Chicago Public Schools nurses raised red flags about in-person learning as some students are set to return to schools next week.
Several Chicago Public Schools nurses spoke out about COVID-19 concerns, as schools are set to reopen next week, in a virtual meeting with CPS parents and Chicago Teachers Union members Wednesday night.
“When you start hearing nurses speak up and speak out, I think it’s worth listening to them because we don’t do that lightly,” Dennis Kosuth, a CPS nurse said.
Nearly 80,000 CPS students are set to return to in-person learning at the beginning of 2021. Preschool and special education students and teachers will return next week while students and teachers in K-12 will return about a month later.
Nurses, such as Erica McIntosh, a CPS nurse who almost lost her life to COVID-19 in March, said they felt left out of conversations regarding reopening.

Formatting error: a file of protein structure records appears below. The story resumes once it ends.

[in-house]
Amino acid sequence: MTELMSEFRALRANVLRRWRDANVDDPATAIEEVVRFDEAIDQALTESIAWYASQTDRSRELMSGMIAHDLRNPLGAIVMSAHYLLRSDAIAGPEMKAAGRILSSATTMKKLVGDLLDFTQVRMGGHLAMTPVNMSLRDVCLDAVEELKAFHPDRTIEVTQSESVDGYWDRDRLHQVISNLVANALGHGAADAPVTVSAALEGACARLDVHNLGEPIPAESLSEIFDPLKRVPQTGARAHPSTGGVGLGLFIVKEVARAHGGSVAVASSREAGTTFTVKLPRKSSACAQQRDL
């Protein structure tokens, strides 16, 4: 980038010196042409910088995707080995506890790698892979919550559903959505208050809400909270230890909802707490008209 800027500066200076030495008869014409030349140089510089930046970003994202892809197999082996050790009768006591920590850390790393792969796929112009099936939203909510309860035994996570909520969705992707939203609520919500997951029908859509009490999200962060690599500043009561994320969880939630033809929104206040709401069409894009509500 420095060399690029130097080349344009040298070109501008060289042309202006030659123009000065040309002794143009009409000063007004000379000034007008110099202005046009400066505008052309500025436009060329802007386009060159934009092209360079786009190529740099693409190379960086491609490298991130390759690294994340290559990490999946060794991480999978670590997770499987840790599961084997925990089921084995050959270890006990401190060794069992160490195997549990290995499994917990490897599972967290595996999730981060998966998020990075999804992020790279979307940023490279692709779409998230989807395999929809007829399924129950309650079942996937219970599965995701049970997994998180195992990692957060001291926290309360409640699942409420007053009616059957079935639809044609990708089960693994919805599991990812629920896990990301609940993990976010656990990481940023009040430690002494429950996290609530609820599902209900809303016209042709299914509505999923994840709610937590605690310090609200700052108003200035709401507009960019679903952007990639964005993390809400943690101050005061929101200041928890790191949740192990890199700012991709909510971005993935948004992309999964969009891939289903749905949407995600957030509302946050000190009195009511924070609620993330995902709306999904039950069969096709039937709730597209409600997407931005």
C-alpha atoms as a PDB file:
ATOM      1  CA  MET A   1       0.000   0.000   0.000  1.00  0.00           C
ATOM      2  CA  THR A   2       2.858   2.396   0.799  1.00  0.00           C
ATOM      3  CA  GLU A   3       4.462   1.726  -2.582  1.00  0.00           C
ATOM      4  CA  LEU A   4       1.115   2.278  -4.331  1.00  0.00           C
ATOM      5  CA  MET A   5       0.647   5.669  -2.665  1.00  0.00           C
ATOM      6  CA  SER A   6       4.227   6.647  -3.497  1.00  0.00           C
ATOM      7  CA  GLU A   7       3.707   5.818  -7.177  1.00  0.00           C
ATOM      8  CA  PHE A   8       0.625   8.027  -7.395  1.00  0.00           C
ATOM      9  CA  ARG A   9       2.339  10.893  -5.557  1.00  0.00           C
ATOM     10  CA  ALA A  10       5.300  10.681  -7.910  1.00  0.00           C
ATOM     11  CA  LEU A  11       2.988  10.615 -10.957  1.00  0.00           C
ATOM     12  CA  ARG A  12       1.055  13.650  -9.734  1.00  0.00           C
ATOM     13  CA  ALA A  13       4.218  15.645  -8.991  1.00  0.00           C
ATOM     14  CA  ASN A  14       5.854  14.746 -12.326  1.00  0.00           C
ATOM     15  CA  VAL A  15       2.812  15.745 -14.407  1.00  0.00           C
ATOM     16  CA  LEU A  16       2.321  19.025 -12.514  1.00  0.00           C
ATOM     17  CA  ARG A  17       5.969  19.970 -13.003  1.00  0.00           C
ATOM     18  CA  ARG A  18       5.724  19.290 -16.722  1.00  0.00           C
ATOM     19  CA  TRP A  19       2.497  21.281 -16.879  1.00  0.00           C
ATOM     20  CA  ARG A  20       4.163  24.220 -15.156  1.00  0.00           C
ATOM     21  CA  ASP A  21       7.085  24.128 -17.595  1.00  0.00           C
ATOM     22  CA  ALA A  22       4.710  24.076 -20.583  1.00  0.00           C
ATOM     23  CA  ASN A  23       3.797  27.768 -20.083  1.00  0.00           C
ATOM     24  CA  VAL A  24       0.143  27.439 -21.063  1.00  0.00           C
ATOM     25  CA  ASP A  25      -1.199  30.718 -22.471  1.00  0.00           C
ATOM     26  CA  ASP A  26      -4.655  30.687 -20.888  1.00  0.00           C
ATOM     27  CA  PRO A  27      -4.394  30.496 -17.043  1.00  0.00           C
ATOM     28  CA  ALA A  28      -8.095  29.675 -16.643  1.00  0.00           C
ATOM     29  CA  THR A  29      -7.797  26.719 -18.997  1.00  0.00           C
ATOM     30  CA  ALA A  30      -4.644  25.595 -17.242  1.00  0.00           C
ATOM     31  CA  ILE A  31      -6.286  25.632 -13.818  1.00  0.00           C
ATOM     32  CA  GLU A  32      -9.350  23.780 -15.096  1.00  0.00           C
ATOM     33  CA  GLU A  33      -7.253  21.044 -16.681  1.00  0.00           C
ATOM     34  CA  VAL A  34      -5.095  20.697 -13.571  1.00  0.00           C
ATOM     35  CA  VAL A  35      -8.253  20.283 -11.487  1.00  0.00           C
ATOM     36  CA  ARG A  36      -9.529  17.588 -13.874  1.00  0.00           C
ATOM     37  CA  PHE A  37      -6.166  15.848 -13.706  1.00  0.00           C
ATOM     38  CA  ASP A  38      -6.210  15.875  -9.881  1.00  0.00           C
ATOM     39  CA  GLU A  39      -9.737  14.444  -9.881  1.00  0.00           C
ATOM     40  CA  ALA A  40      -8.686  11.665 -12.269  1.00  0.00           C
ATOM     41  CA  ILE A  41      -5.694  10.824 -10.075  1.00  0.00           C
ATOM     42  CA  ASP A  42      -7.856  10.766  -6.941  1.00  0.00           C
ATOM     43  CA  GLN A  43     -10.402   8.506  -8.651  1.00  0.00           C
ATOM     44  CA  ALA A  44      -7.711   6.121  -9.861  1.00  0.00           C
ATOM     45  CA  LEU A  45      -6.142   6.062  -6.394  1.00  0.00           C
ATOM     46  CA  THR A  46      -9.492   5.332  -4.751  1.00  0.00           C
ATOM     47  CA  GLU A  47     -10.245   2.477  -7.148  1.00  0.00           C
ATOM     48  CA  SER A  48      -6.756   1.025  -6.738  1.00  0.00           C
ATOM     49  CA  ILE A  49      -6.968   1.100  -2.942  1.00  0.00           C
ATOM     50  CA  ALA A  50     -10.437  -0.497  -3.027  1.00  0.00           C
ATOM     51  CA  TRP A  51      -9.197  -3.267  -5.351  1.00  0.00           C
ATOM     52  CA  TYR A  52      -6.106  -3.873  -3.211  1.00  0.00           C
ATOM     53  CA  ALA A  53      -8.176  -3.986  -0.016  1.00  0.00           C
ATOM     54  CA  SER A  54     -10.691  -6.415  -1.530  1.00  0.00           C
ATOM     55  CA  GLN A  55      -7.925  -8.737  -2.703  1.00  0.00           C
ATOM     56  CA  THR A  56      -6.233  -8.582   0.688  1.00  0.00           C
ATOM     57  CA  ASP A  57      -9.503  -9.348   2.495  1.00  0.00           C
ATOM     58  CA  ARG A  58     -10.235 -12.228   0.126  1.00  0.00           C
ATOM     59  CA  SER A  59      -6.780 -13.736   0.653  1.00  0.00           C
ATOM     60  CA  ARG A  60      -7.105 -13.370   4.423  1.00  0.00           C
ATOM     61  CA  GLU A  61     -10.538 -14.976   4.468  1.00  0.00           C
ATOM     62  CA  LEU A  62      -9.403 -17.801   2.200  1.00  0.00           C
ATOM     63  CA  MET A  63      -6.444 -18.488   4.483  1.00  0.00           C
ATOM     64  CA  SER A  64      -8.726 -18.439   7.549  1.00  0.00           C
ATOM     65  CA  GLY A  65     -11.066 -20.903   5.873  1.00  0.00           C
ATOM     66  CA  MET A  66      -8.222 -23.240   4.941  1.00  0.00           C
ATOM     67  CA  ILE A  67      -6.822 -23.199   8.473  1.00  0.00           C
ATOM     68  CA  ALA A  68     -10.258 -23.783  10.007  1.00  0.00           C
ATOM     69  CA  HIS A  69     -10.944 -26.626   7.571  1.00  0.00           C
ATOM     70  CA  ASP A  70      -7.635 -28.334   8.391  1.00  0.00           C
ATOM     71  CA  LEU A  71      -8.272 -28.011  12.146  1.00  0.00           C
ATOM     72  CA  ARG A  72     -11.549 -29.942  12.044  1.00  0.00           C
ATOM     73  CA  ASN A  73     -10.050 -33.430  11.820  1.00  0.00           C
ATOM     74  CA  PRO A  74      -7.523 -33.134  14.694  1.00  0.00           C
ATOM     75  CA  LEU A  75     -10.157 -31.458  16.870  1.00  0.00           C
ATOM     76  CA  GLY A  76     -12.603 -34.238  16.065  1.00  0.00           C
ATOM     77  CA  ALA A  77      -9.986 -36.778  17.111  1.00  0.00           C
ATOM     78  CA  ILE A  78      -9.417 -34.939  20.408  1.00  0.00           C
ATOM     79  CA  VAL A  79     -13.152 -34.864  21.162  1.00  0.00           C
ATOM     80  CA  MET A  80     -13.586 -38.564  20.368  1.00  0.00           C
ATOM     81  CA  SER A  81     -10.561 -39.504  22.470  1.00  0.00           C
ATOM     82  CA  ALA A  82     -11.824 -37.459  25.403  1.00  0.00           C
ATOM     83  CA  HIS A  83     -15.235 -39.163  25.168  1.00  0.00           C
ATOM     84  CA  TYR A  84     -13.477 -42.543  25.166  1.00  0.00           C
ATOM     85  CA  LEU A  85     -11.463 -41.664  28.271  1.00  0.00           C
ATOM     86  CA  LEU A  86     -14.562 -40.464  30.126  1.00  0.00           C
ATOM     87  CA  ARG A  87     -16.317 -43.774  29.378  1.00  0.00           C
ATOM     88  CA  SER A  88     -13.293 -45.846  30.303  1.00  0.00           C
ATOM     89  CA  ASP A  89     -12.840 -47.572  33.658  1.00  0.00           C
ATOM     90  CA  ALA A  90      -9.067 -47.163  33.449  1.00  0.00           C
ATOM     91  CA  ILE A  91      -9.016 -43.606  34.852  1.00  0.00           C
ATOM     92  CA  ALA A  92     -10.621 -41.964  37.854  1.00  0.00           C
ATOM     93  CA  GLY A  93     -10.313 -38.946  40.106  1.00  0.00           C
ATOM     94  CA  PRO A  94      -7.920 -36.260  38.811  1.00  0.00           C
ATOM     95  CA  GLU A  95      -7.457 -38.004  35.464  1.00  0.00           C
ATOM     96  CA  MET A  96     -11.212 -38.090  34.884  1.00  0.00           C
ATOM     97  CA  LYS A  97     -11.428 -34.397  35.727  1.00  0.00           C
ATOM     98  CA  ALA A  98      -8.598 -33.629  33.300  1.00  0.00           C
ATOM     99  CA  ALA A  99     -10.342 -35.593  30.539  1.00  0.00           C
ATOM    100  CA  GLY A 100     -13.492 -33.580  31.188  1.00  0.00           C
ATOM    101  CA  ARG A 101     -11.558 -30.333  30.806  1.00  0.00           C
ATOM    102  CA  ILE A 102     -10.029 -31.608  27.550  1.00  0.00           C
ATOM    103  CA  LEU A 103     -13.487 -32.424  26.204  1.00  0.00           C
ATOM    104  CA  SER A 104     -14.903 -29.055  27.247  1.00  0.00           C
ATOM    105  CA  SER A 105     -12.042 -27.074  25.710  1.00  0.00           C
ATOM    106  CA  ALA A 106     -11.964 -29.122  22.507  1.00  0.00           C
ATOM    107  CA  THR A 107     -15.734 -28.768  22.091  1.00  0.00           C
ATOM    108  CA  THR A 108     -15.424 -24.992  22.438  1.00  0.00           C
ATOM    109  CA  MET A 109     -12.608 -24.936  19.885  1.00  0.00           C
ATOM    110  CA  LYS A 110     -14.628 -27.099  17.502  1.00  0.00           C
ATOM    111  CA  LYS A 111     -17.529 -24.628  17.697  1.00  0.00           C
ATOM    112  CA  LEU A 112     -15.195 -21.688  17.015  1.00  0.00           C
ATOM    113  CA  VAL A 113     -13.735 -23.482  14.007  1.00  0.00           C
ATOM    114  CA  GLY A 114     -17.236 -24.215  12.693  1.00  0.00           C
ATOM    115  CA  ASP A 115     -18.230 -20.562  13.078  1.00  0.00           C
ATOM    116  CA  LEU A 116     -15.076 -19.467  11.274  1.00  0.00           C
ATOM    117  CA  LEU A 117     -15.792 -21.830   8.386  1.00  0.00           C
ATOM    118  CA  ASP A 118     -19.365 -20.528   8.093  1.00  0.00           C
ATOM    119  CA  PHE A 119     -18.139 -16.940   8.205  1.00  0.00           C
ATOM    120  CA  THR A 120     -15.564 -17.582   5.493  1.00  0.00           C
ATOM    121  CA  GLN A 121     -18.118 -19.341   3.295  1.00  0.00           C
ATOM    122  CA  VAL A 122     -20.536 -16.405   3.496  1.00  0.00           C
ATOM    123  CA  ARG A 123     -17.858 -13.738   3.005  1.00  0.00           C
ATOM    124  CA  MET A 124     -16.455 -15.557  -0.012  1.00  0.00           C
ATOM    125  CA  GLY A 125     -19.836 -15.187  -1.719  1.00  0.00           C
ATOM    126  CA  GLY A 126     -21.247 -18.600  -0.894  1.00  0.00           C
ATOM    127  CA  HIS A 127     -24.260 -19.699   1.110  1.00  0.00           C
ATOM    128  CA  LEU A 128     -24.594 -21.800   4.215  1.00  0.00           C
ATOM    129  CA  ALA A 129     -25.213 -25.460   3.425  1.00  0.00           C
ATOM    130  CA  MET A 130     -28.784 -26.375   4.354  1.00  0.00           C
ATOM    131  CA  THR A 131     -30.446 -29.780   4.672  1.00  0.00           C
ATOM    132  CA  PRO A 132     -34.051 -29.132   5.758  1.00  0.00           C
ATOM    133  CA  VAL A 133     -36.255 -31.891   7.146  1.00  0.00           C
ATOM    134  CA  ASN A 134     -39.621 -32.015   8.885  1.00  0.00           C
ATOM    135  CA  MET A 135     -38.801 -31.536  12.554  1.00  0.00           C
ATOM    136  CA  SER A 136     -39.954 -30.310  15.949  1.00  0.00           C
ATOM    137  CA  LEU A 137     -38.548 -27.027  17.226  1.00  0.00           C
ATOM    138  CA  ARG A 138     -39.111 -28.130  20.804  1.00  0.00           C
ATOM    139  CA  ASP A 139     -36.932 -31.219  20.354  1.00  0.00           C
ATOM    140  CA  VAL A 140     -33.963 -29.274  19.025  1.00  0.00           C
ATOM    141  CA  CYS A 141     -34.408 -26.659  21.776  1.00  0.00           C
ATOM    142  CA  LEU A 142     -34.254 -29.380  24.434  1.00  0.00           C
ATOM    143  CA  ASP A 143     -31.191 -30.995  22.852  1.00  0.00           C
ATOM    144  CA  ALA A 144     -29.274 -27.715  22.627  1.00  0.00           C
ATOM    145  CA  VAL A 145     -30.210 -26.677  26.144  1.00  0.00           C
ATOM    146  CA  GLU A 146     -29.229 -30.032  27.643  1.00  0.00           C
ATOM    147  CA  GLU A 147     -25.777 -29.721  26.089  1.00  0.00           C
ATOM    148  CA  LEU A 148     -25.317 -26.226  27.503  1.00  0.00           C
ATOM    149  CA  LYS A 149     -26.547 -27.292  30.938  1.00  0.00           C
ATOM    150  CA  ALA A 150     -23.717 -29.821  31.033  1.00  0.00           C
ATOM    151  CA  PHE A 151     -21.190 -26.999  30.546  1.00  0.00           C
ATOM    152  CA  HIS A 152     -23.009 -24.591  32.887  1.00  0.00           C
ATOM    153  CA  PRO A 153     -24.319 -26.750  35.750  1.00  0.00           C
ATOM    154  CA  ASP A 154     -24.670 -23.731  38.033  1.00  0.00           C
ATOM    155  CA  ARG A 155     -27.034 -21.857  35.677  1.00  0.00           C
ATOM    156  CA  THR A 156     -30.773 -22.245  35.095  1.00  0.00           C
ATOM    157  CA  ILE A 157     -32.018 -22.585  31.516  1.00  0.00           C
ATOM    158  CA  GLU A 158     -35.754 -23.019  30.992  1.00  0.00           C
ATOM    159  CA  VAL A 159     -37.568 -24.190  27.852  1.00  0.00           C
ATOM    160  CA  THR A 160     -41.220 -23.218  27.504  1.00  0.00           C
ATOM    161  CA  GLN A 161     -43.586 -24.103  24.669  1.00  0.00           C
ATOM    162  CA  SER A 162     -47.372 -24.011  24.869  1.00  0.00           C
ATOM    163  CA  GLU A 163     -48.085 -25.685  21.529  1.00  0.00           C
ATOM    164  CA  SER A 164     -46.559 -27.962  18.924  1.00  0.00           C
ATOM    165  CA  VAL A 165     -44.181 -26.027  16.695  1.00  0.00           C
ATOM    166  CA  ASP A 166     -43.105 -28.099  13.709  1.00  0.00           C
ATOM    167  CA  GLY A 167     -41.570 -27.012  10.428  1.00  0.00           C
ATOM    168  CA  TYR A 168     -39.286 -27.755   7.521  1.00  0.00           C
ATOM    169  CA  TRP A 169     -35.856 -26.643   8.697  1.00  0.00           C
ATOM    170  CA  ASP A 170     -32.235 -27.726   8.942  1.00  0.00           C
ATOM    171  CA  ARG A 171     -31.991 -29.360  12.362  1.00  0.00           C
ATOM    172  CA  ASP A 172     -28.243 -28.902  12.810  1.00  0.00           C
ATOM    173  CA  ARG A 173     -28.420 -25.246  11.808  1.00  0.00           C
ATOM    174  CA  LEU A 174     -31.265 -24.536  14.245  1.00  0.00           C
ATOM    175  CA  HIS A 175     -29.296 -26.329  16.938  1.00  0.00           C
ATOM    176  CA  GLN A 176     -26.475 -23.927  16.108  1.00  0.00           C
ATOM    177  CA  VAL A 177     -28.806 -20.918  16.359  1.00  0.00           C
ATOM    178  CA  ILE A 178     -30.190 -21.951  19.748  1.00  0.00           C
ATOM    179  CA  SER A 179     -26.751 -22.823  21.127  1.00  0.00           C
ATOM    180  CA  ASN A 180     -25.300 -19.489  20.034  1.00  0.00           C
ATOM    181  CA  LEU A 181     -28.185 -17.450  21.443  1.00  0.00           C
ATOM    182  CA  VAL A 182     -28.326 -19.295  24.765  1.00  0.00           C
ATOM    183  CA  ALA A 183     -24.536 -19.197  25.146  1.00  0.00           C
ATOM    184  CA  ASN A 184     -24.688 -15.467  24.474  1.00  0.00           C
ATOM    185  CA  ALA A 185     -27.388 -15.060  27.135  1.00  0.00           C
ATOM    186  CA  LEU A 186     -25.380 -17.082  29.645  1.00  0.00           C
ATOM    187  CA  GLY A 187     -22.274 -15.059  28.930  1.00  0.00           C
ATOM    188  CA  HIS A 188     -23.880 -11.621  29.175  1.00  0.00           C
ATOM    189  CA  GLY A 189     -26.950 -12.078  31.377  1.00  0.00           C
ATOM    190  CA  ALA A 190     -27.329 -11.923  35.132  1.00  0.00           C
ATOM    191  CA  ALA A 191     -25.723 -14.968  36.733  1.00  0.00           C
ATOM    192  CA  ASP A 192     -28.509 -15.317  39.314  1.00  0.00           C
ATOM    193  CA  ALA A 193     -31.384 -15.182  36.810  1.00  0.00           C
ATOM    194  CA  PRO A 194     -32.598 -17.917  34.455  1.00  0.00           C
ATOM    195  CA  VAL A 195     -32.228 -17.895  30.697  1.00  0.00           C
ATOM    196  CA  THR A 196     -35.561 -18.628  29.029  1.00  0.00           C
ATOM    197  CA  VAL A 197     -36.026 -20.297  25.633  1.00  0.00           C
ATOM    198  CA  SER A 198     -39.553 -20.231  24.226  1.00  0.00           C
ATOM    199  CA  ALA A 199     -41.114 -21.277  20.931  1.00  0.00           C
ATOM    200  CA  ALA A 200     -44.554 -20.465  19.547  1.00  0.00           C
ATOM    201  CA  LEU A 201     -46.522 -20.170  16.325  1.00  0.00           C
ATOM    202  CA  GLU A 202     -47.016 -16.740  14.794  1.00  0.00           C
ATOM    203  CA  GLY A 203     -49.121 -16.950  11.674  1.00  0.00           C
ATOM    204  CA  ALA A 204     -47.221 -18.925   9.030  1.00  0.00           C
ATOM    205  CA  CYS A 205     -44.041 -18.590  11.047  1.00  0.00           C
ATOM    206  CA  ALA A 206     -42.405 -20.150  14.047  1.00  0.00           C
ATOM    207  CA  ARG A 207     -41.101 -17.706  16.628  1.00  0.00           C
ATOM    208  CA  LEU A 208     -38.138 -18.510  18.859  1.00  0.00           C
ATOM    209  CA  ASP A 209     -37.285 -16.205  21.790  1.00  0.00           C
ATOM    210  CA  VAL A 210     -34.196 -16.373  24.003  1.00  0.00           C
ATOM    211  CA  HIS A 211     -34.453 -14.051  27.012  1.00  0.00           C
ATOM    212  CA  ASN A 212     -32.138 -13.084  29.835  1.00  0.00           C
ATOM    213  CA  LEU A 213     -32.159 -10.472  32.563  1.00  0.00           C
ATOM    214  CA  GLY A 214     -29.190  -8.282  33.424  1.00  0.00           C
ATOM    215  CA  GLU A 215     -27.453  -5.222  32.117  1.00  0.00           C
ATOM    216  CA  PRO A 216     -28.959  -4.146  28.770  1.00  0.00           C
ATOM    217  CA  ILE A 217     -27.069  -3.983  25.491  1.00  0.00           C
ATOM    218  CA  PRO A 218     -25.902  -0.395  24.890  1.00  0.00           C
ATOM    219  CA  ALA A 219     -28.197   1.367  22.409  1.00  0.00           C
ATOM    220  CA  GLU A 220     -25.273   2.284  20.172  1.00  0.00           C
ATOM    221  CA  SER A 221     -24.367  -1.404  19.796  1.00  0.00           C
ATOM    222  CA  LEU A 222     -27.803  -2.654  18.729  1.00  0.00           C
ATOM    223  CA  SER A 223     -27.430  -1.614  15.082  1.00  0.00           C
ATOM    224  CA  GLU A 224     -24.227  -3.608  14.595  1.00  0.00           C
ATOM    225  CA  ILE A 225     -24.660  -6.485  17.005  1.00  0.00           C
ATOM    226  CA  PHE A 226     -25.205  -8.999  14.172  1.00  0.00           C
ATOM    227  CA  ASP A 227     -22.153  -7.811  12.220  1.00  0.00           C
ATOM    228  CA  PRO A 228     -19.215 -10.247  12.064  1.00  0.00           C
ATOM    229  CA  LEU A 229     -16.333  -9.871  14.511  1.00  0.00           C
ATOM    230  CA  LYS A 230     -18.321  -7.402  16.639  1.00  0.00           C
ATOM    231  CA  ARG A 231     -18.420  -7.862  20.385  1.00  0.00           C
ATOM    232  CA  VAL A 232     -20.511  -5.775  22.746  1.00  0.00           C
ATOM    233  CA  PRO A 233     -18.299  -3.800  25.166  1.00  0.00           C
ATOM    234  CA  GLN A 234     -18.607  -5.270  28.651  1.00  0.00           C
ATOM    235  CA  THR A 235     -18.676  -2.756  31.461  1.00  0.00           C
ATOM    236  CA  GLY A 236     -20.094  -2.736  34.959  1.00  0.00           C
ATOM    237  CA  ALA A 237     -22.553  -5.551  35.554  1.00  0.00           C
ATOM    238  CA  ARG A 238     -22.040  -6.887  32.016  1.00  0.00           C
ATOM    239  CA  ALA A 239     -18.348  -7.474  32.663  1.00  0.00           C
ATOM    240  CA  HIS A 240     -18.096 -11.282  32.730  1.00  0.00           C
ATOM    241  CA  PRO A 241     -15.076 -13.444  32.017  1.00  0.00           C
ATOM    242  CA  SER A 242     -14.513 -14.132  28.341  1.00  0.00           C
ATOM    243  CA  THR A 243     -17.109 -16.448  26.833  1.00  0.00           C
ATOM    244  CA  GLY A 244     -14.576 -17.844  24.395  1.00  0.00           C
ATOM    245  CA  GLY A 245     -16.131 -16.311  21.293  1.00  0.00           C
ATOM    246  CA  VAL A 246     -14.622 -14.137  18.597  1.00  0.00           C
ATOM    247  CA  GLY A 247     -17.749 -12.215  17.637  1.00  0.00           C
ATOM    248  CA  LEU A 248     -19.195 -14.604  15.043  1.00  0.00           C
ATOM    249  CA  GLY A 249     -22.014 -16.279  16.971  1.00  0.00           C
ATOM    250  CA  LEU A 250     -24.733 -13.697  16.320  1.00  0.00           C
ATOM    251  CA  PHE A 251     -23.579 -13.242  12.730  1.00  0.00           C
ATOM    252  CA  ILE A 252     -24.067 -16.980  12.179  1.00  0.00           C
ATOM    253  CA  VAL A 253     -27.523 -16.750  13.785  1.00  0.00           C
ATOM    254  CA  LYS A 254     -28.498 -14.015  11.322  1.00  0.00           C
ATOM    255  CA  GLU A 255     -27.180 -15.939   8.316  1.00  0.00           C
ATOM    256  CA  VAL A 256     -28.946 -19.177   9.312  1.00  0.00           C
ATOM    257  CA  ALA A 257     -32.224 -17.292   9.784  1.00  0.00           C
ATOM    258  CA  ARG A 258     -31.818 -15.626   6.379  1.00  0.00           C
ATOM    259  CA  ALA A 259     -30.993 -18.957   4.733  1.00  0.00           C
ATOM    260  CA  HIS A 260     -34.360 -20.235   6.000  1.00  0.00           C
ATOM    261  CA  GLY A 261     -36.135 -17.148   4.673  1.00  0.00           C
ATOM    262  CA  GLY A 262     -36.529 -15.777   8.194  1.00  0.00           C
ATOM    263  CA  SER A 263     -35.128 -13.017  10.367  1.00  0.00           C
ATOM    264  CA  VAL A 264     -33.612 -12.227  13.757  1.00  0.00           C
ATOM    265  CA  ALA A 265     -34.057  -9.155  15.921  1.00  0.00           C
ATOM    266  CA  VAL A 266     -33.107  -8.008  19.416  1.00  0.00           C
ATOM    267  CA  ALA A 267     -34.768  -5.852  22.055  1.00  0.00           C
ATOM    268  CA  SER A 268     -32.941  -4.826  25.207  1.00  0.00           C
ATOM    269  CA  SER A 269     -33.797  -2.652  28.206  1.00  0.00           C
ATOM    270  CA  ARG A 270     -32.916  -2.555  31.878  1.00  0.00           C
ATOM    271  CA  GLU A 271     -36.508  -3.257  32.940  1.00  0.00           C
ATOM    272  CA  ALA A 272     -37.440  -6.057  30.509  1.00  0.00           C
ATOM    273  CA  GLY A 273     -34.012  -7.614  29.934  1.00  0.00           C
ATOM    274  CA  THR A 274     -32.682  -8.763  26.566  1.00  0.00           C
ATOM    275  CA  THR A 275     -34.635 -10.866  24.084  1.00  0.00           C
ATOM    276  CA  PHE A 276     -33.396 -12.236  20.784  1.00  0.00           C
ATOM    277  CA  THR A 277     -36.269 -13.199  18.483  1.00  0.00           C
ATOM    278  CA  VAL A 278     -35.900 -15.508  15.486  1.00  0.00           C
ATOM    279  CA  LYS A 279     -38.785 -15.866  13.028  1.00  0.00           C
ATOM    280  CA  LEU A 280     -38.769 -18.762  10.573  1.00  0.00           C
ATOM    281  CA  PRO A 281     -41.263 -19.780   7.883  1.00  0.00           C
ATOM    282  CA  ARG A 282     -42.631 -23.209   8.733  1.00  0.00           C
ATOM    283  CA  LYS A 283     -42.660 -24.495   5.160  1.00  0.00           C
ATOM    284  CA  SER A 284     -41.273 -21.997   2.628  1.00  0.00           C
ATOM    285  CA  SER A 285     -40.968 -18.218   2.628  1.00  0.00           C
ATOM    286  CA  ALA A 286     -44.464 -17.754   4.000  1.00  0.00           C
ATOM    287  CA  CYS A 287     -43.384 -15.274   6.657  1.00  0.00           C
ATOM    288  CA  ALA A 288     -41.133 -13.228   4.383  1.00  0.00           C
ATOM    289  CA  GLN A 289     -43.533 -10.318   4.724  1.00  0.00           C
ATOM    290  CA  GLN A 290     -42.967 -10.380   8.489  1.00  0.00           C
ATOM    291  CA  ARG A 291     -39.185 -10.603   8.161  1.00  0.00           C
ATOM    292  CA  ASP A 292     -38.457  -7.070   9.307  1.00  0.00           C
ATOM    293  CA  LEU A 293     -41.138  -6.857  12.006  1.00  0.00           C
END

“They haven’t included me in the discussion,” McIntosh said. “I am the public health person in the building and I respect that role and I am ready to put the gloves on — do I have gloves? Do I have water to wash my hands? Do I have an office? Please give me the tools that I need so I can take care of the patients that I have.”
CTU officers and nurses focused on both safety and equity during the conversation. Students of color are less likely to return to in-person learning. Only about one-third of Black, Latino and Asian American families are sending their kids back into schools, while two-thirds of white families are opting to send their kids back.
“This plan has been sold to us as a plan of equity and the facts tell us something very different” Stacy Davis Gates, CTU vice president said. “Facts are this: Black families, Brown families who are the largest majority of students who attend the Chicago Public Schools have opted for remote learning.”
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December 30, 2020 at 08:04PM